How do different cosmologies affect the way we treat the environment? Chair Dr Jeremy Kidwell of The University of Edinburgh leads speakers Dr Fazlun Khalid of the Islamic Foundation for Ecology and Environmental Studies and Dr Mark Harris of the School of Divinity at The University of Edinburgh in discussion with other guests as they examine how the cosmologies of the world’s religions affect human behaviour, and what this means for evidence-based science. Then have your say as he opens the discussion up to the floor and asks what you think, believe and feel.
Comic books are filled with mutants; heroes and villains whose special abilities are genetic in their origin. Simon Watt tackles the big questions: what are real mutants like, and could we use genetics to make us superhuman? Presented by Ready, Steady, Science
Venue: Summerhall: Dissection Room
Life began soon after the Earth’s tumultuous formation, and has evolved into an astounding array of complexity – the only living things in the known universe. But how did the first organism emerge from the geochemistry of the capricious young planet? What ingredients – from all around the Solar System – conspired to form a system capable of sustaining the spark of life continuously for four billion years? Author, broadcaster and geneticist Dr Adam Rutherford quizzes Dr Zita Martins, Royal Society University Research Fellow at Imperial College, and Glasgow University’s Regius Chair of Chemistry, Prof Lee Cronin, on the bleeding edge theories and experiments that are probing the biggest question of all: the origin of life.
Help our chemists celebrate International Year of Crystallography! Crystals are all around us but how are they made and why are they useful? Grow your own crystals, look at these fascinating structures under the microscope, and discover how crystals can help us understand our world. Presented by The University of Edinburgh.
Join Benny and Jack on a journey of discovery as they learn what children in different places around the world are up to exactly the same time. Why is one child getting up just as another goes to bed? Mindboggling questions about day and night are answered in this colourful and interactive show.
Venue: Summerhall: Main Hall
200 years ago, Scottish geologist James Hutton suggested the Earth was very, very old. 4,600 million years old in fact! But how big a calculator would you need for all those numbers? Help us find out as we build an earth clock, marking events from dinosaurs’ extinction, to human evolution, right up to the present day. Presented by Our Dynamic Earth.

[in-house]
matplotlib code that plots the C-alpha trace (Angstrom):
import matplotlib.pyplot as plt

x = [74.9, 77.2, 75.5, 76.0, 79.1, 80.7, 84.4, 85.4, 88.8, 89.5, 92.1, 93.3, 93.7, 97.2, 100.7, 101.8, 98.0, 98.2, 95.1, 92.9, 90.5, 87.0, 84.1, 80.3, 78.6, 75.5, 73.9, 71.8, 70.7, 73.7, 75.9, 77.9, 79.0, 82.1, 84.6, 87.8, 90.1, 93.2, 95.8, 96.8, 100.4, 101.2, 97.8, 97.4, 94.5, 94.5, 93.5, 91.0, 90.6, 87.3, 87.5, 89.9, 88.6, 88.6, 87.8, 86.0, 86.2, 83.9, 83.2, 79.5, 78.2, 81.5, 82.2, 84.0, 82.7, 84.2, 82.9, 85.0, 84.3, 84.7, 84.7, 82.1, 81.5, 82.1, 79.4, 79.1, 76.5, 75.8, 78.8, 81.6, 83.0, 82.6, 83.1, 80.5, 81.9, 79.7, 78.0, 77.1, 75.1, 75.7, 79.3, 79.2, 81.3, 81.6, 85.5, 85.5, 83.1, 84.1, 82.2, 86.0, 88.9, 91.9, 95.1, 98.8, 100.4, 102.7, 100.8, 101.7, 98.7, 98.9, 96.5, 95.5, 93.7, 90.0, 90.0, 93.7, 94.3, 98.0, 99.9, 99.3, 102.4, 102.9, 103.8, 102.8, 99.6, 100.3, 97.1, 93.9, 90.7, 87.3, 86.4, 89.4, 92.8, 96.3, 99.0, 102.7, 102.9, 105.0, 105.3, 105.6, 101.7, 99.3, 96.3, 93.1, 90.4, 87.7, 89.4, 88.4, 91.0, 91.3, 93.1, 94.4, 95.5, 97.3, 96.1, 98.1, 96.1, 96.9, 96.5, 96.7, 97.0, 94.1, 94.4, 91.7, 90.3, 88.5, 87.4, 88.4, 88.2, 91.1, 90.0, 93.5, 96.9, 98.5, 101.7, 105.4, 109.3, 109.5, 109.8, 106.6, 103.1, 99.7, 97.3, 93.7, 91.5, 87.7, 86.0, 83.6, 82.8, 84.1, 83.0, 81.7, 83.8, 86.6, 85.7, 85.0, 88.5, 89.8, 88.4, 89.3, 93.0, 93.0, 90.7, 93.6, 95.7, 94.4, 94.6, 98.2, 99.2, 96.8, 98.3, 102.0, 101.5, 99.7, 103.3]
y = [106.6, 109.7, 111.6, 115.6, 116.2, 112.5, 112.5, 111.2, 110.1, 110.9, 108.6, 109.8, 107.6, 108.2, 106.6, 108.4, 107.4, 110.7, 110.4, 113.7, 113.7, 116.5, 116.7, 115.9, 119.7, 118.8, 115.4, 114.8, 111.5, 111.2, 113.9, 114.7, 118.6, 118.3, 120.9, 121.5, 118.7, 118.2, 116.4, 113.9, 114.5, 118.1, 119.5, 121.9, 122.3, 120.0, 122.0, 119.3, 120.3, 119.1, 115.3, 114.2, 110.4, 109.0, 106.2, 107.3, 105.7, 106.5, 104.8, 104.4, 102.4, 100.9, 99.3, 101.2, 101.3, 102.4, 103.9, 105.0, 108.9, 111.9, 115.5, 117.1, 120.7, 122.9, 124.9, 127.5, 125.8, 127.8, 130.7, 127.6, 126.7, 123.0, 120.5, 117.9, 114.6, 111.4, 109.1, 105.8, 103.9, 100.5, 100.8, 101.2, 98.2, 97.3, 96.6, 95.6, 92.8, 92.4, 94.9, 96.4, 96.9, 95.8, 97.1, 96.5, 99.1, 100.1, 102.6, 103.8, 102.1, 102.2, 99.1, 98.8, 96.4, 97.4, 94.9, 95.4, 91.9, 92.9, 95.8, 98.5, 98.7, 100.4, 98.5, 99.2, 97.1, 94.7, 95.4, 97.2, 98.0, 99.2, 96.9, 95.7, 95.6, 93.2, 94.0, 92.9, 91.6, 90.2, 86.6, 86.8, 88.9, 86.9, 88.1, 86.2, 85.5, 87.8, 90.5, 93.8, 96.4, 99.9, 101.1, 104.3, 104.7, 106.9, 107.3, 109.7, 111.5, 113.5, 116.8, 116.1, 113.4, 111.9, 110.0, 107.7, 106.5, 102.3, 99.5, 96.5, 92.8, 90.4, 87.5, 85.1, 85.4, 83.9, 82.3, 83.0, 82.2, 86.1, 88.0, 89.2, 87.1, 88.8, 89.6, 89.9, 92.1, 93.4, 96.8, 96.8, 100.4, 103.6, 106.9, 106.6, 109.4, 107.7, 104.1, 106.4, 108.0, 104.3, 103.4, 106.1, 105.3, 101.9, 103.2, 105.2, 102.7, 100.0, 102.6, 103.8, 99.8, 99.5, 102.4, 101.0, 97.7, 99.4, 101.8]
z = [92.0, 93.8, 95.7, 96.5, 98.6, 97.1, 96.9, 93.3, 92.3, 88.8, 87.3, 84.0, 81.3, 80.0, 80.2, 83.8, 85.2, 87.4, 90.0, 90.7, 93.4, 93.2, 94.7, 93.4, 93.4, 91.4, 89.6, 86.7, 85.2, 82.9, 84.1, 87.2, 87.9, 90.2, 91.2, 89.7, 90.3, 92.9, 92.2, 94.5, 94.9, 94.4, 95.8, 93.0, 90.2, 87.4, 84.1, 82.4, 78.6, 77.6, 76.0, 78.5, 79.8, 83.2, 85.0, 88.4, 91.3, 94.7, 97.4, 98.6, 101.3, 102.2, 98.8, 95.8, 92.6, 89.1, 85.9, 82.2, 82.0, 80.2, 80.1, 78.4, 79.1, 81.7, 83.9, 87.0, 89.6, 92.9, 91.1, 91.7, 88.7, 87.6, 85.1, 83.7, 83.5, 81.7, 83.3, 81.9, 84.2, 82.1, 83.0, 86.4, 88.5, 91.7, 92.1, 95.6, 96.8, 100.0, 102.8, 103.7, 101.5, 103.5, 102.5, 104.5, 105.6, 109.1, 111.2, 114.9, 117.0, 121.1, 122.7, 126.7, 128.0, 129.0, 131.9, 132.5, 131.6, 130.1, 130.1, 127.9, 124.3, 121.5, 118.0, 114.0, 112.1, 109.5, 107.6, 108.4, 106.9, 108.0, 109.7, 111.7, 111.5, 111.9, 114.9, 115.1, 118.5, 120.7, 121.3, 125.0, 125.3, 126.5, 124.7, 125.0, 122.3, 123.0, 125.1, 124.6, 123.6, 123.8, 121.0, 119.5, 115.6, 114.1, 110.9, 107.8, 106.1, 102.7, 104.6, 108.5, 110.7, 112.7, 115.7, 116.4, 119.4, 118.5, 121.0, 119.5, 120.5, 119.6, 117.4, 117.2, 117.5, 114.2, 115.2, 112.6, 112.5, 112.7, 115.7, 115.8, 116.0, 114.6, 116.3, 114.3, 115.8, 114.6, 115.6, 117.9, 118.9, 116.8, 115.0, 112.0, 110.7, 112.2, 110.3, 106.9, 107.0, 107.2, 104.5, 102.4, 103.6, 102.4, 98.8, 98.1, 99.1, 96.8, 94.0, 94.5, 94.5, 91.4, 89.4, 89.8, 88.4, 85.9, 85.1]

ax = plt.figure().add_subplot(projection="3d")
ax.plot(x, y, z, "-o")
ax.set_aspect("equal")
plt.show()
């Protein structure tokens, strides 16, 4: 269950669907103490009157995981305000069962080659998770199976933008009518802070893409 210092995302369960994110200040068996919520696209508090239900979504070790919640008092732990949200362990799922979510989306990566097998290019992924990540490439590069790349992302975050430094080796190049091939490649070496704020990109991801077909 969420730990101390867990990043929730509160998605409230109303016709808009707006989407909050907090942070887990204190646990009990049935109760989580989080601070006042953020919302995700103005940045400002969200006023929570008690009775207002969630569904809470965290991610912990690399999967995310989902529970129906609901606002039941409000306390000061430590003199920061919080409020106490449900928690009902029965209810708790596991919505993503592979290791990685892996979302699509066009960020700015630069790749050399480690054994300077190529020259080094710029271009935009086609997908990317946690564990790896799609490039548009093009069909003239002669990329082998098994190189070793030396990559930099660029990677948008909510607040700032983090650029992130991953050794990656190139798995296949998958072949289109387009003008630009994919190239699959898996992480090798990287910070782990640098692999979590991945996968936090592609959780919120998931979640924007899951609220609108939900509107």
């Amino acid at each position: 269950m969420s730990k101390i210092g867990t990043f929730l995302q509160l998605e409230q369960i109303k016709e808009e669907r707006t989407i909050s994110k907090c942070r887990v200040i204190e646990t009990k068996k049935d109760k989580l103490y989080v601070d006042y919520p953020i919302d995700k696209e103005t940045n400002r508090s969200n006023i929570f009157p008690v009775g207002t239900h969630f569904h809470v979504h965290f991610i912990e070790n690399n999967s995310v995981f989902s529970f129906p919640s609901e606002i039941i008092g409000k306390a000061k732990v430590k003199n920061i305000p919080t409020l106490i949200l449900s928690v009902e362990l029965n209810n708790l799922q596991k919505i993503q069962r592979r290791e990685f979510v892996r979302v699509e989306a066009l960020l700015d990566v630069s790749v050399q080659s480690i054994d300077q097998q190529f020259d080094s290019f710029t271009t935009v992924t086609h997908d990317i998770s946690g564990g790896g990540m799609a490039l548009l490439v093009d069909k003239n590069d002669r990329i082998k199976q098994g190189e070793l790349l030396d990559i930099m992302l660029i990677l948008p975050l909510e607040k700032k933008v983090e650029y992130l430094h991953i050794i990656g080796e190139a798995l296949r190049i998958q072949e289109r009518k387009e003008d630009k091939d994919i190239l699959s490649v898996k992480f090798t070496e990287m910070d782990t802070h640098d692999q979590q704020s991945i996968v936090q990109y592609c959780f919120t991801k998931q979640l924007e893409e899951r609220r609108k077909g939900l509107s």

Venue: Summerhall: Histology
Design, programme and present your very own video game using just an Xbox 360 controller. This session will show you how to add objects, multiple characters and scoring elements and create pathways to build a fun and challenging game to share with your family and friends. Presented by ComputerXplorers SEScotland.
Dr Bruce Durie is one of Scotland's best-known genealogists, who just happens to also have a background in molecular biology. Genealogy is a science, and DNA testing is an increasingly important technique, when combined with traditional document-based research. Bruce will explain the different types of DNA testing used in family history research, what information each test actually provides, and how not to fall into the trap of over-interpreting the results.
Bouncing bogeys! It’s the Easter bogey bunny. TV’s Dr Bunhead (Brainiac, Blue Peter) explores the science of Easter things: chocolate eggs, bunnies and some added bogeys. Featuring exploding eggs, chocolate flame throwers, stunt bunnies fired into space and loads more dangerous science. ‘Silly, crazy, dirty, dangerous and magnificent.' The Daily Telegraph Presented by The University of Edinburgh.
Venue: City Chambers: Main Chamber
For the past two decades, Mary Abukutsa-Onyango, Professor of Horticulture at Jomo Kenyatta University of Agriculture and Technology, has dedicated herself to finding sustainable solutions to the double burden of obesity and malnutrition that challenges the African Continent. At a time when obesity is rising at an alarming rate, and with it diet-related diseases like diabetes, cancers and cardiovascular disorders, her inspirational Medal Address sets out a proposed solution. Advocating strategic repositioning of nutrient-rich African indigenous vegetables, she explains how farming and consumption of this ‘treasure’ holds the key to longterm food security for the continent and for better health, nutrition and improved livelihoods for millions of people. Oration from Prof Louise Heathwaite and vote of thanks from Sir Muir Russell.